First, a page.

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Mol Ecol. 2007 Jun;16(11):2247-59.

Sex-biased dispersal in western lowland gorillas (Gorilla gorilla gorilla).

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1
Ethologie Evolution Ecologie, UMR 6552, Université de Rennes I-CNRS, Station Biologique, 35380 Paimpont, France.

Abstract

We explored two hypotheses related to potential differences between sexes in dispersal behaviour in western lowland gorillas (Gorilla gorilla gorilla). Direct observations suggest that immature females have more opportunities to move between breeding groups than immature males. The distribution of kin dyadic relationships within and between groups does not, however, support this hypothesis. At larger geographical scales, dispersal is likely to be easier for males than females because of the solitary phase most blackbacks experience before founding their own breeding group. However, previous work indicates that males settle preferentially close to male kin. By specifically tracing female and male lineages with mitochondrial and Y-chromosomal genetic markers, we found that male gorillas in the 6000 km2 area we surveyed form a single population whereas females are restricted to the individual sites we sampled and do not freely move around this area. These differences are more correctly described as differences in dispersal distances, rather than differences in dispersal rates between sexes (both sexes emigrate from their natal group in this species). Differences in resource competition and dispersal costs between female and male gorillas are compatible with the observed pattern, but more work is needed to understand if these ultimate causes are responsible for sex-biased dispersal distances in western lowland gorillas.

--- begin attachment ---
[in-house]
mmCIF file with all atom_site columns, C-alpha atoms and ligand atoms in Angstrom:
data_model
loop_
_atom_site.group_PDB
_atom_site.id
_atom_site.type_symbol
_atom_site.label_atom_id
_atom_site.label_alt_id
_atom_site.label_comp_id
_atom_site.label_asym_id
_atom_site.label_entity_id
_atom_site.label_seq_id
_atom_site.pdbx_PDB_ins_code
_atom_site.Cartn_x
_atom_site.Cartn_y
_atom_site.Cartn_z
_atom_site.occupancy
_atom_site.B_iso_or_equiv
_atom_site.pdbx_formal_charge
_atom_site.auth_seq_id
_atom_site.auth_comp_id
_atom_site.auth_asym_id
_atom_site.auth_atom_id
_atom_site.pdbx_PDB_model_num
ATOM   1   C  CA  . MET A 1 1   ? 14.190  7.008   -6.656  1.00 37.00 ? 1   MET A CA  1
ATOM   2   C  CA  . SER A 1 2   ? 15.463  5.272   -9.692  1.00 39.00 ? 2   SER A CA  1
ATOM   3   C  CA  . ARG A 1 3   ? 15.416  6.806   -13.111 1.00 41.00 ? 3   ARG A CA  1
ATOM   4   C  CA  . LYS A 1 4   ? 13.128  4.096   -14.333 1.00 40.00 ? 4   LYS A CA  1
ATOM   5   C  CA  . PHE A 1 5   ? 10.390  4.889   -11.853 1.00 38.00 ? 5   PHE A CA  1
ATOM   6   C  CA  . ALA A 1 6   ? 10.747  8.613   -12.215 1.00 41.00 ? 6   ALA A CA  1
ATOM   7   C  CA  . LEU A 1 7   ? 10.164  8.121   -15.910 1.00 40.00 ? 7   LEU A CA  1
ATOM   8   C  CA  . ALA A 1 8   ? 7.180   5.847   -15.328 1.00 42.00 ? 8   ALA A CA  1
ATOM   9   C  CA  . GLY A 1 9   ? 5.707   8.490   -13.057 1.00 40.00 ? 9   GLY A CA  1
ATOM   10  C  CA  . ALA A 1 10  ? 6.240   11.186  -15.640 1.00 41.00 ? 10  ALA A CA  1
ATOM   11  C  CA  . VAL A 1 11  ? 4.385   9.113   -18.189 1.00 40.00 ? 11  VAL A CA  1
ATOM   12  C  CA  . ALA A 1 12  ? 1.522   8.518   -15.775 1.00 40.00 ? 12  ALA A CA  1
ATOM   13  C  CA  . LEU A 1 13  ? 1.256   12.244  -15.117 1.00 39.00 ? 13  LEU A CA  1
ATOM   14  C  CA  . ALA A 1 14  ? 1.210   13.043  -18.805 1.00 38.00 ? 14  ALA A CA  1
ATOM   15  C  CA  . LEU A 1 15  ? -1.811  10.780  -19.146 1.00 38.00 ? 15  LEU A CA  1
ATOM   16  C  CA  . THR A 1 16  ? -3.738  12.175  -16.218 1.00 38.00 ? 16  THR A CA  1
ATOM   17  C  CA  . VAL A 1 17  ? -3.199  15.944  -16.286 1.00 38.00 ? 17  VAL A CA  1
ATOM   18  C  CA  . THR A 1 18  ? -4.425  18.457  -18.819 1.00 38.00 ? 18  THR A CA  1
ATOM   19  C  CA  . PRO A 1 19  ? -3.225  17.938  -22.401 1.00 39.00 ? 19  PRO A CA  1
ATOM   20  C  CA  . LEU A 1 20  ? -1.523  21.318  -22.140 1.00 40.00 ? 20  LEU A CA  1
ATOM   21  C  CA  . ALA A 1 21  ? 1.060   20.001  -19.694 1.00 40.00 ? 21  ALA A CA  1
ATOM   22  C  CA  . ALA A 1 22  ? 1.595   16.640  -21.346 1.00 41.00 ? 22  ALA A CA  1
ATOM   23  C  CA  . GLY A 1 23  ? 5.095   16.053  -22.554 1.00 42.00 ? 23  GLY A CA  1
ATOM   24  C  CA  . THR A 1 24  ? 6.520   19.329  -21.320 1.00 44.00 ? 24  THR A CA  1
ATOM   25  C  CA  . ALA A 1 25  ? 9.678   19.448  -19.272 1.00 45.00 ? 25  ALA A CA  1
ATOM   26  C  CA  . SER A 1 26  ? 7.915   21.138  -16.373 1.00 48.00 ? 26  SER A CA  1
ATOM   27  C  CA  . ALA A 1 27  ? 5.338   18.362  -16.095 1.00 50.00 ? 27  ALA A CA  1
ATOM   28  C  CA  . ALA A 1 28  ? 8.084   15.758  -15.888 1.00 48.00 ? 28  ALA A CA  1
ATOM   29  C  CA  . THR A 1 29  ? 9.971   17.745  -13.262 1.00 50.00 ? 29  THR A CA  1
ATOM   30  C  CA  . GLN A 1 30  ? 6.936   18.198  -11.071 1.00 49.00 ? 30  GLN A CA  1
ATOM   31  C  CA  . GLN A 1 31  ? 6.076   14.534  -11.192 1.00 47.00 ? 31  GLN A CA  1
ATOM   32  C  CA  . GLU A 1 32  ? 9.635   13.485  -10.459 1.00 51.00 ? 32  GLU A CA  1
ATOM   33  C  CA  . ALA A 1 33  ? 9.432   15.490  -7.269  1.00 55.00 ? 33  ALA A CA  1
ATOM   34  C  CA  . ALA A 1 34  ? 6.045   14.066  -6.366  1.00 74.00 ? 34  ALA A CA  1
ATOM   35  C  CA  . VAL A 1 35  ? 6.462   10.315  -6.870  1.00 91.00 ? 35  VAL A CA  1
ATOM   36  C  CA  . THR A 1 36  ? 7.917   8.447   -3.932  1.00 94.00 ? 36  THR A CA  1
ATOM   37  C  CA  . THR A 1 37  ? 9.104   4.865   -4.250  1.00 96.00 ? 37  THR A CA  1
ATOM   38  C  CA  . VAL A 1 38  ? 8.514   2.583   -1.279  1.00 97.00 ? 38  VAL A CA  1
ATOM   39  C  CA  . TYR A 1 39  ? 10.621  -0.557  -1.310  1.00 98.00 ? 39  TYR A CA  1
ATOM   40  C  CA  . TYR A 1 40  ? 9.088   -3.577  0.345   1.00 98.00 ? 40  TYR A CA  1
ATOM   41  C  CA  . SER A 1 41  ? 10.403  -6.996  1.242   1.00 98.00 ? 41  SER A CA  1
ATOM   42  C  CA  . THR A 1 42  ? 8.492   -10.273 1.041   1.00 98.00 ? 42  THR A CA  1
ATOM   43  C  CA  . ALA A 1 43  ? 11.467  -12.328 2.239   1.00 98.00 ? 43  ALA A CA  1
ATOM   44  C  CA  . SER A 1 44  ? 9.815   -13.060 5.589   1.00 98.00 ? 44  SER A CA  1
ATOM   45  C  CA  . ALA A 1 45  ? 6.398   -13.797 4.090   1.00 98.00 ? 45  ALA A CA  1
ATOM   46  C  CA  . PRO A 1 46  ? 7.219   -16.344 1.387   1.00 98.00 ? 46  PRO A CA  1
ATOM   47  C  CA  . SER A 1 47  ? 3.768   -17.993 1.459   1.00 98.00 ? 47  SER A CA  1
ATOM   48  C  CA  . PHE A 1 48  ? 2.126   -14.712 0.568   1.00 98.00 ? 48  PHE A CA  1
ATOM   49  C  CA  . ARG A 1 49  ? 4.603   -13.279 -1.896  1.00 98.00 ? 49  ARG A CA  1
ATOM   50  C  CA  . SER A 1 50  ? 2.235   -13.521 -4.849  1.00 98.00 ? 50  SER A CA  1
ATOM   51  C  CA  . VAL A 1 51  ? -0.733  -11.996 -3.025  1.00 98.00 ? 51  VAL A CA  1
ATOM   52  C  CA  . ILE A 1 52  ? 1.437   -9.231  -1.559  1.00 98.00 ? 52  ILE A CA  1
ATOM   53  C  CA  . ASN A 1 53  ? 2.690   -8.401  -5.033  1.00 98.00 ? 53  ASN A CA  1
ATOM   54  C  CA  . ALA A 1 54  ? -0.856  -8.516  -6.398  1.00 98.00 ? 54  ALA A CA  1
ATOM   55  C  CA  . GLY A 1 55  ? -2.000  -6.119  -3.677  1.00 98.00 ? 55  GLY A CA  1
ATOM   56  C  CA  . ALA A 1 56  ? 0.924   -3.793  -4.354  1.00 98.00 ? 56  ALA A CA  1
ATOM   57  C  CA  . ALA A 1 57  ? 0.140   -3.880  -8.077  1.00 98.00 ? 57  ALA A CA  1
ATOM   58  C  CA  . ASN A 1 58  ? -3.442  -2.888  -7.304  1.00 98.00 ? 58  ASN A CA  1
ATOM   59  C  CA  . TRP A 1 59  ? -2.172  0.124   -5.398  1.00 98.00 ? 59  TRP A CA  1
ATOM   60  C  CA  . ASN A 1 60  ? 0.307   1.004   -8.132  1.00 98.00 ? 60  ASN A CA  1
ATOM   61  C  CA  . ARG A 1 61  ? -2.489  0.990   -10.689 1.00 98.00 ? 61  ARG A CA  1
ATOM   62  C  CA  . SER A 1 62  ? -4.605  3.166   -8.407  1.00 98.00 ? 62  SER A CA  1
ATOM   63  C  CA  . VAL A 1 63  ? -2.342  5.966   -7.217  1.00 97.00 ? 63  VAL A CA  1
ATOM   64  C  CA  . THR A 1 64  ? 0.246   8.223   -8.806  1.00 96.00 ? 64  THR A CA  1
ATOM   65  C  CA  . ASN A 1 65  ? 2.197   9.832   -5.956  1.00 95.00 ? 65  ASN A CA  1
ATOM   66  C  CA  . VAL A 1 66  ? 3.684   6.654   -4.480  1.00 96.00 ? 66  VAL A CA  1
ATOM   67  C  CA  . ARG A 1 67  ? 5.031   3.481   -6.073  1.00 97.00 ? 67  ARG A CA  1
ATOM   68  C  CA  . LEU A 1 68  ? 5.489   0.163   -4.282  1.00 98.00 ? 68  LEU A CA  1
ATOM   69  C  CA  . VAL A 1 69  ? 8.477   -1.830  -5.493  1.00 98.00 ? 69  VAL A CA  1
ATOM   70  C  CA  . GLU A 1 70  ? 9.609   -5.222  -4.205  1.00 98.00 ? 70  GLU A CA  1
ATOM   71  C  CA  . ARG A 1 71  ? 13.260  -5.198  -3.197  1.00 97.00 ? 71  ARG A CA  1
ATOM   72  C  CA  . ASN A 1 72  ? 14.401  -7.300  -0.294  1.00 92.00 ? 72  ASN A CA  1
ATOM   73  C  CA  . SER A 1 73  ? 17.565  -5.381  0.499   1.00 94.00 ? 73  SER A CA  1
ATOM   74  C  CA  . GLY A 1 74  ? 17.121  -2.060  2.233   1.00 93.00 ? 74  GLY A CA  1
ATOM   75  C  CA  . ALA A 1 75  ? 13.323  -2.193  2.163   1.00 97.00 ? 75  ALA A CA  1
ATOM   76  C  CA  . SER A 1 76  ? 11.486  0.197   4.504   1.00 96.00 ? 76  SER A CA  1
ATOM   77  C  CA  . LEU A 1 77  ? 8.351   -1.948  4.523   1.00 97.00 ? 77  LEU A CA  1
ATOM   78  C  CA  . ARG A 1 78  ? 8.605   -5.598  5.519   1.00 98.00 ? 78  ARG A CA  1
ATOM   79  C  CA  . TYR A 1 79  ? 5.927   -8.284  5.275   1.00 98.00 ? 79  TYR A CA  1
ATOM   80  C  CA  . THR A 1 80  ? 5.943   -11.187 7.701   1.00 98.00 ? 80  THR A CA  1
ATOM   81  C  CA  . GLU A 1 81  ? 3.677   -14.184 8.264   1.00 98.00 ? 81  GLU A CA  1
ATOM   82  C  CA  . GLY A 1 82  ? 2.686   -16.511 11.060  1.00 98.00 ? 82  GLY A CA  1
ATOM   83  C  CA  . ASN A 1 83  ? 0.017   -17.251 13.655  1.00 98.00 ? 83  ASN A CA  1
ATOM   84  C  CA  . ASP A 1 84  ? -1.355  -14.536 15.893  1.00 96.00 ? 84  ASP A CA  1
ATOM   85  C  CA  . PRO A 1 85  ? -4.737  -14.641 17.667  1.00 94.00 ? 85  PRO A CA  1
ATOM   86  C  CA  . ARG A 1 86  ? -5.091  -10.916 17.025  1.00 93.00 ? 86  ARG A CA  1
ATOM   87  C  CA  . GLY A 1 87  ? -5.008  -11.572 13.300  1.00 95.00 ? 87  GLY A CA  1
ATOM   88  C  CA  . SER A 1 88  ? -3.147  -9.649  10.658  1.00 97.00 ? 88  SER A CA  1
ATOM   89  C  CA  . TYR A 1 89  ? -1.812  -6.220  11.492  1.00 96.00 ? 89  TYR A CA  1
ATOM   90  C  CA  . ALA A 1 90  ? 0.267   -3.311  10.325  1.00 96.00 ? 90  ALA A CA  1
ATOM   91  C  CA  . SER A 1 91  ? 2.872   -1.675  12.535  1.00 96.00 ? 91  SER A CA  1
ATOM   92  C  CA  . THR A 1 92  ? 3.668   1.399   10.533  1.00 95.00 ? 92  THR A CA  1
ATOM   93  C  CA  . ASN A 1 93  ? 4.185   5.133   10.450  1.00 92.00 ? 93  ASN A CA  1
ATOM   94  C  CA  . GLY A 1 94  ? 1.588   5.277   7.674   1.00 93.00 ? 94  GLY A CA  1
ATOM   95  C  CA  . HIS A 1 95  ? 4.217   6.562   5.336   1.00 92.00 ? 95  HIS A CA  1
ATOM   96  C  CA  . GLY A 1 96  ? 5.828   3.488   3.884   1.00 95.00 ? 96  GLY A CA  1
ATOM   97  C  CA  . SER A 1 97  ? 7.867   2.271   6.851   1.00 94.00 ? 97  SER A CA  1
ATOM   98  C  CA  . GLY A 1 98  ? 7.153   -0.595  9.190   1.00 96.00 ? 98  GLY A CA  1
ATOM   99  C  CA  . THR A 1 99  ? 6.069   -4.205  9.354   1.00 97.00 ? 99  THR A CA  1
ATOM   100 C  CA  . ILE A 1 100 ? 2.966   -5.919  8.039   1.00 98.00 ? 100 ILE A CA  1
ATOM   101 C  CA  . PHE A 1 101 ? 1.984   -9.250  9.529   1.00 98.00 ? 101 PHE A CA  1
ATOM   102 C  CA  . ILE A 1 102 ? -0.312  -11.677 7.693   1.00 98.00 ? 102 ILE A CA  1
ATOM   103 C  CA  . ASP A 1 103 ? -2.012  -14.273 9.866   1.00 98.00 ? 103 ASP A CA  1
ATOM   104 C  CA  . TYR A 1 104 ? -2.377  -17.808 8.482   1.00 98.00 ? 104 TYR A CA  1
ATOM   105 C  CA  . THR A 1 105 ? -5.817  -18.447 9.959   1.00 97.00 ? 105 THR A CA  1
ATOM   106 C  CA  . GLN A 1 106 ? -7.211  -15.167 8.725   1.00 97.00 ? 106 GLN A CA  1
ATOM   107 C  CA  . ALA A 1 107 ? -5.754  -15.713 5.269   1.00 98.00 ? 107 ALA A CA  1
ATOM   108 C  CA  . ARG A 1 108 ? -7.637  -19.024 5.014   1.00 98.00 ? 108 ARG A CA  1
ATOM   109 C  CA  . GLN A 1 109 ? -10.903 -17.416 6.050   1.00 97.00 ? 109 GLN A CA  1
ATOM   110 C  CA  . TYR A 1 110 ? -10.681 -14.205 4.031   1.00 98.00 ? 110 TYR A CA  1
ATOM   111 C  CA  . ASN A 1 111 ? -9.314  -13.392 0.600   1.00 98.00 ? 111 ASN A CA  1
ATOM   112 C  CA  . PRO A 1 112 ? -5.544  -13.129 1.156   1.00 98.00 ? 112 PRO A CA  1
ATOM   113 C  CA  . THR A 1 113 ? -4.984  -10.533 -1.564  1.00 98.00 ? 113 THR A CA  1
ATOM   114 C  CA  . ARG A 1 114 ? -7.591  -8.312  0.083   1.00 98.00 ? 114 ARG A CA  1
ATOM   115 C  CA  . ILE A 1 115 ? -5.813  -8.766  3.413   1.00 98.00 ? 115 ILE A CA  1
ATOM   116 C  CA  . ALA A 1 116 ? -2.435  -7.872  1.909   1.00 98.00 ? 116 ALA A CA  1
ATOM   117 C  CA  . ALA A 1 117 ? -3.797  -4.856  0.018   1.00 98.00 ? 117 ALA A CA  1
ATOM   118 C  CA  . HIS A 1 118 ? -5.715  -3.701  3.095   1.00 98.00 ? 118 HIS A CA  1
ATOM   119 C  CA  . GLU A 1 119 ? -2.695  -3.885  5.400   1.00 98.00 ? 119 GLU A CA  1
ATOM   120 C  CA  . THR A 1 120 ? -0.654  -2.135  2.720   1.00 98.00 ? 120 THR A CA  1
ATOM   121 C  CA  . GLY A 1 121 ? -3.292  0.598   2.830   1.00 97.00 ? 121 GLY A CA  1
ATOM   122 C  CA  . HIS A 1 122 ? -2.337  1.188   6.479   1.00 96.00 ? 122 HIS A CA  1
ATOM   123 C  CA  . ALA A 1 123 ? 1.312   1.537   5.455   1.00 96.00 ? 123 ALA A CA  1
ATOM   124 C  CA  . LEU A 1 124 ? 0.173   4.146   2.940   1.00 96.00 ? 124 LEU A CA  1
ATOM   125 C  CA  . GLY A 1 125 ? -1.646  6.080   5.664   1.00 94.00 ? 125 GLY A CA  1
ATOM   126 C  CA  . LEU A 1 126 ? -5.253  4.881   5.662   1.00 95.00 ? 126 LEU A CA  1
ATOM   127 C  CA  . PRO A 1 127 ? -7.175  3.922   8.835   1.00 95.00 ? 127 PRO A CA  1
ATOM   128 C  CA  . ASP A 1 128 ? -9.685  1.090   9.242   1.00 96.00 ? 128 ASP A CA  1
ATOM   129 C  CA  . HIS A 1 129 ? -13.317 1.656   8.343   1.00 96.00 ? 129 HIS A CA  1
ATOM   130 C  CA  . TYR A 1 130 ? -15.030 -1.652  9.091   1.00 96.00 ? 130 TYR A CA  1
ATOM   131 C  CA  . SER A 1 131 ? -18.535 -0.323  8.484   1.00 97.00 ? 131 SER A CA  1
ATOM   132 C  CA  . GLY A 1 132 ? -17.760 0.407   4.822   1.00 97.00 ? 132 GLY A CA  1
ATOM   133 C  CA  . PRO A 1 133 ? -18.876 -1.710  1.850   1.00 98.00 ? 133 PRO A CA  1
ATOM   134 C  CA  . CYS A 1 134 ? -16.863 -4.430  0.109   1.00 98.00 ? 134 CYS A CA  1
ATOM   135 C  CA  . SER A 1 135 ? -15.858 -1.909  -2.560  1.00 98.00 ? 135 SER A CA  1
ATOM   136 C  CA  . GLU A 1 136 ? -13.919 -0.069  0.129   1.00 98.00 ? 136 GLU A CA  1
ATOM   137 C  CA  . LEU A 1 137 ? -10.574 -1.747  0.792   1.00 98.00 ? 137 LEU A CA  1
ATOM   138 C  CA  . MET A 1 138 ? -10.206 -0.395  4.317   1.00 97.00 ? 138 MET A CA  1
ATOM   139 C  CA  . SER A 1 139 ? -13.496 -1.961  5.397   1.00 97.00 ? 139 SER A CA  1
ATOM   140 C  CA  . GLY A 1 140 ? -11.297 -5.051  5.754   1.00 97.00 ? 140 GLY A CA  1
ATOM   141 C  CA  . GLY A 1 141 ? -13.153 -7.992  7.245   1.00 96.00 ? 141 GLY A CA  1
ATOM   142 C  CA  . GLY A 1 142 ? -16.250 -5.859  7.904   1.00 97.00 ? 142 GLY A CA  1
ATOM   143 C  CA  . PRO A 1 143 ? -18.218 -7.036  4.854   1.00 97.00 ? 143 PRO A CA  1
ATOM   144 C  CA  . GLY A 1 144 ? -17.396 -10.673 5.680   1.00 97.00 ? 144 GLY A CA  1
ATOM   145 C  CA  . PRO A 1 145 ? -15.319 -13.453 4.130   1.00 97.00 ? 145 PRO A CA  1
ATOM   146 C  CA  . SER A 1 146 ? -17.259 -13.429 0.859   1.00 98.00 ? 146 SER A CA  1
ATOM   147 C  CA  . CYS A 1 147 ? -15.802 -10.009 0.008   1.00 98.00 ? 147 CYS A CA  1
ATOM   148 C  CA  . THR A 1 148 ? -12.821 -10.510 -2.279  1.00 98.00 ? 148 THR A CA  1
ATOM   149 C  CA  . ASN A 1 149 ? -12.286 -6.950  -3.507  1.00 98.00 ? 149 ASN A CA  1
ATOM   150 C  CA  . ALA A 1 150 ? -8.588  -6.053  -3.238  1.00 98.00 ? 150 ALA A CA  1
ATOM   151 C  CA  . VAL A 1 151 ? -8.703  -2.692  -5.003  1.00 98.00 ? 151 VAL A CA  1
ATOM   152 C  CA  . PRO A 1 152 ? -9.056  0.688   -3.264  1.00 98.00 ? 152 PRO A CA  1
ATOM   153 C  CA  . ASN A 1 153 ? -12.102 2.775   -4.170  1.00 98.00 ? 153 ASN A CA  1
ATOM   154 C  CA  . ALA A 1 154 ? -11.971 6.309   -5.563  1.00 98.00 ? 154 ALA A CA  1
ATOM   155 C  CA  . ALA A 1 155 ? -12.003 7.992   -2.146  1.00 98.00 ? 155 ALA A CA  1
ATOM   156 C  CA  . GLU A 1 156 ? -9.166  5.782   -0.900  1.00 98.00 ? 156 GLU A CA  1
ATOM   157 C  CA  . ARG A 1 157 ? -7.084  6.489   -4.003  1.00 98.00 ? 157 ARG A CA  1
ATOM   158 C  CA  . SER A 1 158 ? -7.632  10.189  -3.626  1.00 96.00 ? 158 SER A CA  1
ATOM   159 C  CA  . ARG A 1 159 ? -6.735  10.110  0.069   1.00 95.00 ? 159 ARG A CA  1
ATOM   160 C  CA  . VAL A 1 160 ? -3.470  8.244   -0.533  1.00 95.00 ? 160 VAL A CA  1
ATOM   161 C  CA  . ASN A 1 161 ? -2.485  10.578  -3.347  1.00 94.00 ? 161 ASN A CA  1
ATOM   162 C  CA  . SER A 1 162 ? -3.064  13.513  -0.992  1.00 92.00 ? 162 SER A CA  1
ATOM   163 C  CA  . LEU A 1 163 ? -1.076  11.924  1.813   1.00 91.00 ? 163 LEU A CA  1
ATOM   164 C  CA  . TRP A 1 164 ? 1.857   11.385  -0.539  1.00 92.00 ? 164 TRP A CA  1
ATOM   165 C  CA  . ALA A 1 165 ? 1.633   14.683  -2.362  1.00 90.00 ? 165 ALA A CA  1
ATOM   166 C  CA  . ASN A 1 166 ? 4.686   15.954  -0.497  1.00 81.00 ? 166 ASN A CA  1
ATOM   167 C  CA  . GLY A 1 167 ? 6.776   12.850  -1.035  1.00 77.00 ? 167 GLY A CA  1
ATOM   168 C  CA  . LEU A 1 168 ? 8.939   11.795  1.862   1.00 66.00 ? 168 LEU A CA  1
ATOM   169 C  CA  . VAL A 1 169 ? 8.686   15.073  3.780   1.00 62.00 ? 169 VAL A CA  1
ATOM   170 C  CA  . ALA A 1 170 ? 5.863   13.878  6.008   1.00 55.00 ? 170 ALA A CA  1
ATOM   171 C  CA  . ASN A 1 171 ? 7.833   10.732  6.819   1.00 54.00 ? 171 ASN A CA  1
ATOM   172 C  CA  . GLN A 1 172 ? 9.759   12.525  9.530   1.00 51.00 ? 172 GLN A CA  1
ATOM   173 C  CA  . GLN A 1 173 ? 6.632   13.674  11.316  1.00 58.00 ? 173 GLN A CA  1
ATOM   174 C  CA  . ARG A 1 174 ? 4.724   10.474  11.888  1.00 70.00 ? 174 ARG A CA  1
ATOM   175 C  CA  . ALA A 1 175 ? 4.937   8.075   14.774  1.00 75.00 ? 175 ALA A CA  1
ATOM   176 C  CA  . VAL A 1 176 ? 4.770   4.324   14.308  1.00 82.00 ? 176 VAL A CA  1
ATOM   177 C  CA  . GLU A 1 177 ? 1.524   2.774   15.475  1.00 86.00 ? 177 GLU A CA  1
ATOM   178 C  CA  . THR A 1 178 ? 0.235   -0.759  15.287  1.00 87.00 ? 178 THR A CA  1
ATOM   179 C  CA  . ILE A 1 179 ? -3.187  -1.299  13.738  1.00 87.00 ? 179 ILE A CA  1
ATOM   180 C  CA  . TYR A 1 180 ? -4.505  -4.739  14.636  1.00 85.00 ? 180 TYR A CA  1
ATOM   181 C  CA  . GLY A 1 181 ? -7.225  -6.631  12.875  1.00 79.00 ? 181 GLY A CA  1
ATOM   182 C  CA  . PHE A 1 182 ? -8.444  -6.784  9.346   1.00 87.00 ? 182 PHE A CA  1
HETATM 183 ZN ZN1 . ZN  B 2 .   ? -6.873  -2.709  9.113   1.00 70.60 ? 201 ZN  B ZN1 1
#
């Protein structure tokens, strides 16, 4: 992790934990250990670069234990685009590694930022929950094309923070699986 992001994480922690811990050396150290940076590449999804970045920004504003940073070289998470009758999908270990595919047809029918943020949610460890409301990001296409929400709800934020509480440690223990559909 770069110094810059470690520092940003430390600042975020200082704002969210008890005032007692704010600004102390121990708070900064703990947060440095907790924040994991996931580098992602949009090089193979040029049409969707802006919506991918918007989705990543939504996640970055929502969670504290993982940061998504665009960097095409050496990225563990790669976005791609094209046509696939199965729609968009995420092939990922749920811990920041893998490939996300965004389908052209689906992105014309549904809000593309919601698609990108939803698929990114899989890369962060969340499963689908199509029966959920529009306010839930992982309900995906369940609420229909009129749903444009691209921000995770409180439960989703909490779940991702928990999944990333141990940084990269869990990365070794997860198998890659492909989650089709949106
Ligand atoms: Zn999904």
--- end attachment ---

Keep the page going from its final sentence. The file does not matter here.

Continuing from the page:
[Indexed for MEDLINE]

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